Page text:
I didn't go into Jewish Studies. I landed there.
A dozen years ago, the Dean of the College of Arts and Science at the University of Virginia decided the time was ripe to create a Jewish Studies Program and a major in Jewish Studies. My partner, Peter Ochs, who has a great imagination, was asked to bring it into being and initially, I was invited to join the faculty. I was just finishing my PhD in Anthropology of Religion at Drew University at the time and was a senior fellow at CLAL, the National Jewish Center for Leaning and Leadership in New York. But mostly, until that point, I was a writer who taught classes in Writing and Women in Religion.
After a year of teaching at UVA and being responsible for the fledgling undergraduates studying Judaism at UVA, my department chair told me that the dean wanted me to be the director of the Jewish Studies Program. I said I was flattered and would think about it, and the chair said, no, this was the dean's decision, not mine.
Was this plausible? I had picked up skills in fundraising and dealing with donors from my work at CLAL, so I figured I could do that part, and as one of the directors of the International Committee for Women of the Wall, I had learned to speak persuasively in public. But I had no experience in any other aspects of academic administration: creating a faculty, negotiating, programming, grant writing, hiring, and so forth. Beyond that, I didn't picture myself as a Jewish Studies scholar (I had in mind people who seemed to fit the bill: Judith Baskin, Deborah Dash Moore, David Ruderman, and the late Judah Goldin, a friend of mine at the time). True, my work as a writer and anthropologist focused on Jews, but still . . . the turn to "cultural studies" for Jewish Studies scholarship had yet to have the status it does now.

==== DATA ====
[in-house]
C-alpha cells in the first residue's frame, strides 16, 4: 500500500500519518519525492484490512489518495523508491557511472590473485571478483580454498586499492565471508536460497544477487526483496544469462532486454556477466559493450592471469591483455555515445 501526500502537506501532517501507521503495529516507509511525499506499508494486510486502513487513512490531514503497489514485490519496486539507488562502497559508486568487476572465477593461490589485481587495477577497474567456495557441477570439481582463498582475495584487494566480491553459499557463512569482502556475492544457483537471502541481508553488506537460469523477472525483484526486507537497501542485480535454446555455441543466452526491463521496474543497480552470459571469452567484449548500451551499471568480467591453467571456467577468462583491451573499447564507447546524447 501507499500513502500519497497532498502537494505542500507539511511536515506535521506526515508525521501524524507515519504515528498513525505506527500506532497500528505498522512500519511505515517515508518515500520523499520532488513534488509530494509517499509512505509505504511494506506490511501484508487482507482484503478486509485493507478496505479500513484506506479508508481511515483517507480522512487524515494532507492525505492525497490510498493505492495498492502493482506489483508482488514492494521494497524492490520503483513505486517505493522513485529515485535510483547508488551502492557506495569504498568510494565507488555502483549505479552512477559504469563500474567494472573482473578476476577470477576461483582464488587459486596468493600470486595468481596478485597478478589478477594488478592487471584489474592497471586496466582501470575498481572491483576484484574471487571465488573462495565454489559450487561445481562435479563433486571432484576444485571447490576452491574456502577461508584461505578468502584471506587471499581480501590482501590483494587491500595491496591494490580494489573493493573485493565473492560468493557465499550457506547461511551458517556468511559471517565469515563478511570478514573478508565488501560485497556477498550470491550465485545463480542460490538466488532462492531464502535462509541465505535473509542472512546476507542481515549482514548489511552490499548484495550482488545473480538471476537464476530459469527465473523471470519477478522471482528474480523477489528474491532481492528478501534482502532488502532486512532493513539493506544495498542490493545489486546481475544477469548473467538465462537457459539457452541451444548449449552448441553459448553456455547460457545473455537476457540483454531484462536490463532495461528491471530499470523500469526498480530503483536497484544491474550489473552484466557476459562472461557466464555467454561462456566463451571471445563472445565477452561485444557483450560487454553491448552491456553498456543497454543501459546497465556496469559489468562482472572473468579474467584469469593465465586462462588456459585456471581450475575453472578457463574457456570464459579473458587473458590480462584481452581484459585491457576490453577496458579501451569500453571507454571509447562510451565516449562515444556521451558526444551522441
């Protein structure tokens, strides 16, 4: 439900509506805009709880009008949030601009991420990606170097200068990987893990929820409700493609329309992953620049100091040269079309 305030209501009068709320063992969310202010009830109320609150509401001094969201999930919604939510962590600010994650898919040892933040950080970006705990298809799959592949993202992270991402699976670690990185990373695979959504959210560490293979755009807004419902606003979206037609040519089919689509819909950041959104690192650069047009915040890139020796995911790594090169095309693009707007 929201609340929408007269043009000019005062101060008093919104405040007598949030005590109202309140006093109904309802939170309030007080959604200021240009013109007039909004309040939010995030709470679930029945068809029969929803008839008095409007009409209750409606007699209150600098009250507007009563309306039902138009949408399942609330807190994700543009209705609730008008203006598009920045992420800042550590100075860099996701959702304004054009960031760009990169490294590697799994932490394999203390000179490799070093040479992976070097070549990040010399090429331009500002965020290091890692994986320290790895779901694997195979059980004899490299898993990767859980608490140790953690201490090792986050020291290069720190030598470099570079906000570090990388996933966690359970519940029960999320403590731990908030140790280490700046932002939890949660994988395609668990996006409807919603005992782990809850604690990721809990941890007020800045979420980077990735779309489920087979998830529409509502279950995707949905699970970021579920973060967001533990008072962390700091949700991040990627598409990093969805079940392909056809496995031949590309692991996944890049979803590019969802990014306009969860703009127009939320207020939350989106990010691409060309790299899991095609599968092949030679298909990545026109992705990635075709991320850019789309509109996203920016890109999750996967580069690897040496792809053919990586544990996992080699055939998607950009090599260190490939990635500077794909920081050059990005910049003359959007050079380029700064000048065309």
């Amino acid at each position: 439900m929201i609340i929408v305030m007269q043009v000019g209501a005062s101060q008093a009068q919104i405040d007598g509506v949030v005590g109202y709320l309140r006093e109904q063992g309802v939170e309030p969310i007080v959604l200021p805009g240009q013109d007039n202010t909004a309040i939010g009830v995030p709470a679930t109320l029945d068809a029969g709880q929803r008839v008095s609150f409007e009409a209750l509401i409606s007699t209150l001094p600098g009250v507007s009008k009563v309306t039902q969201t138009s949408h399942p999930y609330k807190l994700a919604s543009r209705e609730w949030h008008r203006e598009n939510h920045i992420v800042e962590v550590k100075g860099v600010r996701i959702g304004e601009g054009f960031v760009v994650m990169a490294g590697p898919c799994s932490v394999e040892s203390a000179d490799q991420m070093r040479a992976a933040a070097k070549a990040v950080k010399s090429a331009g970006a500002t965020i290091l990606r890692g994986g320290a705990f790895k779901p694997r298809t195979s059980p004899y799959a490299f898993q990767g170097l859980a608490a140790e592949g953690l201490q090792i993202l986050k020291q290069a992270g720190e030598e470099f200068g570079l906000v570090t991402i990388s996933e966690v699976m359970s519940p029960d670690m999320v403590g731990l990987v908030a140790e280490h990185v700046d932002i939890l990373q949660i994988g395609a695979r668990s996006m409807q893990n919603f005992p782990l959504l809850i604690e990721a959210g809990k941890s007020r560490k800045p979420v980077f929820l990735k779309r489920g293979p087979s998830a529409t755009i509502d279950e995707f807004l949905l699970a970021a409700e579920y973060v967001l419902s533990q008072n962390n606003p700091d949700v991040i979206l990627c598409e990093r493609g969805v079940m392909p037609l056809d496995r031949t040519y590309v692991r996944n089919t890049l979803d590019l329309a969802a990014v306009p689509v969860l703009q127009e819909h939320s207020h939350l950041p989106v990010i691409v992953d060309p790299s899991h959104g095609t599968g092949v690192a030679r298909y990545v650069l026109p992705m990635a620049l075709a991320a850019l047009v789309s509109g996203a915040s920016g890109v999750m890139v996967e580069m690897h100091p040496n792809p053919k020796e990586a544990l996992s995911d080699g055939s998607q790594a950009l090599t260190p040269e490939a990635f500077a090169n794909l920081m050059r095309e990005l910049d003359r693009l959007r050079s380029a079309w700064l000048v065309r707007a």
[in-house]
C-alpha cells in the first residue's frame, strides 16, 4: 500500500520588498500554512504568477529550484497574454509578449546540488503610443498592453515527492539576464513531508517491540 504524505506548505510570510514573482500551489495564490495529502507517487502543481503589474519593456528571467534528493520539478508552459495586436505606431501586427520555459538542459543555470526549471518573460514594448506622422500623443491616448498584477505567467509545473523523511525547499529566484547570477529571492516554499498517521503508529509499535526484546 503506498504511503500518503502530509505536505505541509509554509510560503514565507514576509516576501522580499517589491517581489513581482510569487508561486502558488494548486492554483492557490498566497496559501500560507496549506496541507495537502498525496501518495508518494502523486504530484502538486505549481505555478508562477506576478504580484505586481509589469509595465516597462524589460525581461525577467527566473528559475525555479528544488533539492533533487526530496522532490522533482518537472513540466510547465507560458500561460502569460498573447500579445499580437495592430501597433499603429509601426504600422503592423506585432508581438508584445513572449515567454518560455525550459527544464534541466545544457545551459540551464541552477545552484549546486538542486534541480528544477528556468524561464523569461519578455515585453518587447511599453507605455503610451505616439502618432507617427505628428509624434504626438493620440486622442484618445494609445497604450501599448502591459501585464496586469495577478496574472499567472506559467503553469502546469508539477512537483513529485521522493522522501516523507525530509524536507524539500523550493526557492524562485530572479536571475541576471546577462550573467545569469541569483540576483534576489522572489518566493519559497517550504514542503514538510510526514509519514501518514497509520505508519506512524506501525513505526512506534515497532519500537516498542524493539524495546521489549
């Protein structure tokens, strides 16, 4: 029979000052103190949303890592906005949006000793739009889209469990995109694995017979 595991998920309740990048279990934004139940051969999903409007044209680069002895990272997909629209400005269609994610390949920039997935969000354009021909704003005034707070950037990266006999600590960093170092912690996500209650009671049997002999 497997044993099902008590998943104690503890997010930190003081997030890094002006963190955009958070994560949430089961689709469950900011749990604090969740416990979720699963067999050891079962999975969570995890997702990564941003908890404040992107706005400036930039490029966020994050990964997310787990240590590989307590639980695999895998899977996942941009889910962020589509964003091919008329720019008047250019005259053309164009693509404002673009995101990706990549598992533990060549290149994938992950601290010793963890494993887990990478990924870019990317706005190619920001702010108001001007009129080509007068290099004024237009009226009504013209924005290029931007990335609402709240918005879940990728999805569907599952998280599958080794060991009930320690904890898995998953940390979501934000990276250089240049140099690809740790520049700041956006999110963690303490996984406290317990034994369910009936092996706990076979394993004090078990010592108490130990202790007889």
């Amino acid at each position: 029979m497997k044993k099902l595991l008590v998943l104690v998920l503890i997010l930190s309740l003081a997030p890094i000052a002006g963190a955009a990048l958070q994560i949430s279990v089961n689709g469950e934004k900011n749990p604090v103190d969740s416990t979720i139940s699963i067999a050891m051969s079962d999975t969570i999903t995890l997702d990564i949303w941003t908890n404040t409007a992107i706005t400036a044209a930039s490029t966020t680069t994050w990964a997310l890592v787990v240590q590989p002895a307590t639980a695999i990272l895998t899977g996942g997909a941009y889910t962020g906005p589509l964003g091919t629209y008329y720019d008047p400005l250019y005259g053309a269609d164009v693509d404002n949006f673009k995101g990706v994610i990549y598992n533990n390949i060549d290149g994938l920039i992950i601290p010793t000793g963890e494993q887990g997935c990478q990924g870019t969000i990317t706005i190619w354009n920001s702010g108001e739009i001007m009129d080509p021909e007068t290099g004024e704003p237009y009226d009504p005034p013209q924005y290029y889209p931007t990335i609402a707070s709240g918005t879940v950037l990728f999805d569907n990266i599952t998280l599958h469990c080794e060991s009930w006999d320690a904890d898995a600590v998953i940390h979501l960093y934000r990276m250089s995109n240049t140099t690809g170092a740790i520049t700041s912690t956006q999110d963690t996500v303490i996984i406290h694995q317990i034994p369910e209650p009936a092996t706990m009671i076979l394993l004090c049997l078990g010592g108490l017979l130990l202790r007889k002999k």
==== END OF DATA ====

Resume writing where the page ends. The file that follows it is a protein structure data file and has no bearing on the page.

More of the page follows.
I didn't yet know that for most academics who take on administrative responsibilities, it is "Amateur Hour," at least initially. And I didn't yet know that most people who find themselves in Jewish Studies, even those directing programs, consider themselves, compared to others who are "legit," to be imposters. It turned out that the dean had good instincts: I learned on the job and embraced my new identity as the first Ida and Nathan Kolodiz Director of Jewish Studies, a role that my colleague Gabriel Finder is now interpreting in his own way.